A lot of the dishes Chris and I eat at home have chilli in them both because of flavour but also because they help to warm us up.

chinese hot pot lamb
chinese water spinach

 

Stir Fry Lamb with BBQ Sauce

Course Main Dish
Prep Time 10 minutes
Cook Time 15 minutes
Total Time 25 minutes
Servings 3 people

Ingredients

Ingredients

  • 250 g lamb sliced thin (you can find it in Chinese supermarkets, usually sold for hot pots)
  • 250 g water spinach cut into 3cm lengthways
  • 1 whole chili cut into thin slices
  • 3 cloves garlic chop finely

Seasonings

  • 2 tbsp light soy sauce
  • 1/4 tsp dark soy sauce
  • 1 tsp sugar
  • 1 tsp rice wine
  • 1/2 tsp salt
  • 1/2 tsp potato starch or corn flour
  • 1 tbsp Chinese bbq sauce

Instructions

  1. 1. Marinade lamb with soy sauce, sugar and potato starch.
  2. 2. Wash the water spinach and drain away the water. Cut it into 3 cm long slices.
  3. 3. Heat a wok with 1 tablespoon of oil and stir fry the lamb first and add the garlic and chilli. Stir fry it for 30 seconds and add the BBQ sauce. Stir-fry it for a couple minutes.
  4. 4. Add water spinach and use salt to season the whole dish. Stir-fry it until the water spinach is cooked. Stir in some potato starch water (just ¼ teaspoon potato starch or corn flour mix with 2 tablespoon water) and cook for another 30 second and it’s ready to serve.

 

Cantonese Roast Crackling Pork

cantonese roast crackling pork

Recently I’ve been seriously struggling with daylight. I planned to cook three dishes this week but with the sun now starting to go down around 2:30pm I can’t do a lot of photography after I have finished cooking. This is really annoying me! It’s very hard to take nice food photos without natural or studio lighting and I’m definitely not an early bird person on my days off. As a note I work from 9am typically until 12am-1am, once customers have ordered their final desserts. I’m not a wealthy person who can spend a couple thousand pounds on studio lighting and I’m not a housewife so time is limited.

So, rant over. Now I’m thinking about new ideas for my blog. Sometimes life’s difficulties are a good thing and it’s made me think about preparing quicker dishes to cook. Some of the most simple dishes are the tastiest.

I had a chat with one of my colleages the other day at work. She told me she really likes my blog but a lot of the dishes have too many ingredients and involve too much preparation. This conversation made me think a lot. I really value everyone’s opinion of food and what they like to learn or see from my blog, it gives me new ideas and a new point of view to my cooking.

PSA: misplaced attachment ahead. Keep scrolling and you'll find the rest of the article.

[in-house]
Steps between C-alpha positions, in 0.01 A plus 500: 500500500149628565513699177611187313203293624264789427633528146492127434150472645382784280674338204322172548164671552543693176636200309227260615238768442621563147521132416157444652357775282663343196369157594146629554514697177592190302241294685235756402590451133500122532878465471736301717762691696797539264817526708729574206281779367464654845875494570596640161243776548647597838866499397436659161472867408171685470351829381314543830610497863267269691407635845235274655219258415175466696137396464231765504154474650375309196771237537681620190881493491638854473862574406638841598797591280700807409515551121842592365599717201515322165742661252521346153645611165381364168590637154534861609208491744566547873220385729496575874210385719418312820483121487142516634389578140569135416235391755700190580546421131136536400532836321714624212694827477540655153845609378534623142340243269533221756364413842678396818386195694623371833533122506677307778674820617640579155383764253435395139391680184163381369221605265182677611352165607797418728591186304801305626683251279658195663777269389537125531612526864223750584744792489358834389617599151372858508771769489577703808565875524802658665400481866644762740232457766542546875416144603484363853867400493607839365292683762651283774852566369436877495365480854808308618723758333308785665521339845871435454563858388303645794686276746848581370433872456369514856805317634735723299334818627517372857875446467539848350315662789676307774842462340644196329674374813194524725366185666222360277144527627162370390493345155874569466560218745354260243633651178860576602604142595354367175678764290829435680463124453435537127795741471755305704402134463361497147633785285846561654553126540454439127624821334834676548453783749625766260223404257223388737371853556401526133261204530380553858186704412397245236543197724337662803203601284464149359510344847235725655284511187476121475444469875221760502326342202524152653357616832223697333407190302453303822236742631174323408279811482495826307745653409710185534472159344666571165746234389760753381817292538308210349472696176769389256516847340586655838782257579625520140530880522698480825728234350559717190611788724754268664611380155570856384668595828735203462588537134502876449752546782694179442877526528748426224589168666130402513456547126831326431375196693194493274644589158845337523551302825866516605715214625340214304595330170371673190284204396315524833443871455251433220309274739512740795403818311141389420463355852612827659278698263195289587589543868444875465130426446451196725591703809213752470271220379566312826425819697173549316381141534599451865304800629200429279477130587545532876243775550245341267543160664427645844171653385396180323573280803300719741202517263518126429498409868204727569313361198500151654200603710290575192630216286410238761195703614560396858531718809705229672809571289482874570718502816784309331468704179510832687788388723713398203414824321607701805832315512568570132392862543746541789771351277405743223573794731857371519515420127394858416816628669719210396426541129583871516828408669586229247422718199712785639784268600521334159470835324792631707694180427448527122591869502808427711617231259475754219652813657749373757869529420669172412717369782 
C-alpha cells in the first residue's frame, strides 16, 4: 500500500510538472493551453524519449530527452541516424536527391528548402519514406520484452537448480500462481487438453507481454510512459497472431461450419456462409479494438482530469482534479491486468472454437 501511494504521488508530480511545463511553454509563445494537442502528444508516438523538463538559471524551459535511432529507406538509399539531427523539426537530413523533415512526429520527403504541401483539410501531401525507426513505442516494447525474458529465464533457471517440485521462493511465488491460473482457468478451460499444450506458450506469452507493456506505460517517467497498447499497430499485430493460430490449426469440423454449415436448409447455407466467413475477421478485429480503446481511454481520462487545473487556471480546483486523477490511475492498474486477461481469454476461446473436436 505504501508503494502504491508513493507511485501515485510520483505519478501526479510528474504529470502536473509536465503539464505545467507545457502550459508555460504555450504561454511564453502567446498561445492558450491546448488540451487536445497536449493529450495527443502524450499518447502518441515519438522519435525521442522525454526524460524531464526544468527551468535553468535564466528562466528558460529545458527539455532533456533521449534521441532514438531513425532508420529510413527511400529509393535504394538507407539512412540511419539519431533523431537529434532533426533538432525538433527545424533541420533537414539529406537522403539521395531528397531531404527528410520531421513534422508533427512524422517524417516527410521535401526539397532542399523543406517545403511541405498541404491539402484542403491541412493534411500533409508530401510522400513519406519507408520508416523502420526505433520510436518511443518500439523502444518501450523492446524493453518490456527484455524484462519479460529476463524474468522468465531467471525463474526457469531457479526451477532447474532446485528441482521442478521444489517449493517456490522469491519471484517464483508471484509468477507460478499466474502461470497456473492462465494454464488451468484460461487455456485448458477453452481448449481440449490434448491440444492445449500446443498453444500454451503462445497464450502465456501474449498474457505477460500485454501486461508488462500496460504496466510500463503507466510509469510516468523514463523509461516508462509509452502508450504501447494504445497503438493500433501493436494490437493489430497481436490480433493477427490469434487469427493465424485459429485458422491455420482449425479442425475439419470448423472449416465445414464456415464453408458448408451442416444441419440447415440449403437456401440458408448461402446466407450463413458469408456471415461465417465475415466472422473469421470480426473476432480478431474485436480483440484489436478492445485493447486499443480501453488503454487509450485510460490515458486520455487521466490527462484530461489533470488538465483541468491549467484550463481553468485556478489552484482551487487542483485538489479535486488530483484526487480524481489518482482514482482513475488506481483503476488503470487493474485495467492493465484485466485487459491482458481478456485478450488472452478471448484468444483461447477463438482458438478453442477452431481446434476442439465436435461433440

Here is my latest recipe. This ideas of this roast crackling pork is from one of my favourite Chinese restaurants in the UK called “Imperial Palace”. Everytime I go there I want to eat this dish and it makes me keep coming back. So, I decided to give it a go. In the end it’s turned out not too bad.

Credits: Preparation photos were taken by myself but final photos were taken by Chris at: http://www.chrisradleyphotography.com

 

Cantonese Roast Crackling Pork

Course Main Dish
Prep Time 1 hour
Total Time 1 hour
Servings 4 servings

Ingredients

Ingredients

  • 850 g pork belly
  • 3 spring onions cut into 3cm lengthways
  • 3 slices ginger

Seasonings

  • 2 tbsp salt
  • 1 tbsp Sichuan pepper
  • 1 tsp five spice powder
  • Soy sauce a small but no exact amount
  • 1 tsp caster sugar
  • 1/2 tsp bicarbonate soda

Instructions

  1. Wash the pork belly and cook in boiling water with spring onion and ginger. Cook pork belly for 5 minutes and prod a skewer inside pork. If no blood comes out it’s cooked. Soak in cold water immediately and dry it with a clean tea towel or napkin.
  2. Use a dry frying pan to sauté the Sichuan pepper until the aroma comes out. Then use a pestle and mortar to grind the Sichuan peppers into a powder.
  3. Prod the skin part with a skewer or the tool that I have pictured in this post. I bought this tool from local Chinese supermarket for about £5.
  4. Brush the soy sauce on every side of pork belly. Mix all the seasonings together evenly and gently rub the seasonings on pork belly. Leave the pork belly marinade for 2 hours.
  5. Tin foil wrap the side and bottom of the pork belly. Only leave the skin part unwrap. Put the pork belly on the middle oven shelf. Pre-heat the oven to 230 degrees and roast for 20~30 minutes.
  6. Take out the pork and brush a thin layer of oil. Roast in oven (temperature 180 degree C) for another 20 minutes.

 

Crystal Dumplings

crystal dumplings

Crystal dumplings are a unique kind of dumpling that takes the name crystal as it looks a bit like a crystal on the outside with it’s almost translucent skin. Obviously this dish doesn’t contain a crystal.

Sometimes Taiwanese families will cook crystal dumplings around Chinese New Year because both the look and name of this dish sounds pleasant. You will find often in Chinese, Cantonese and Taiwanese cuisine people love to serve food with a name like dragon, phoenix, pearl, gold, diamond, crystal or something else.

I tried using a couple different recipes for the pastry in this dish but in the end I found the easiest but best recipe is simply to use potato starch and sweet potato starch. If it’s too difficult for you to find sweet potato starch then just potato starch on it’s own is fine.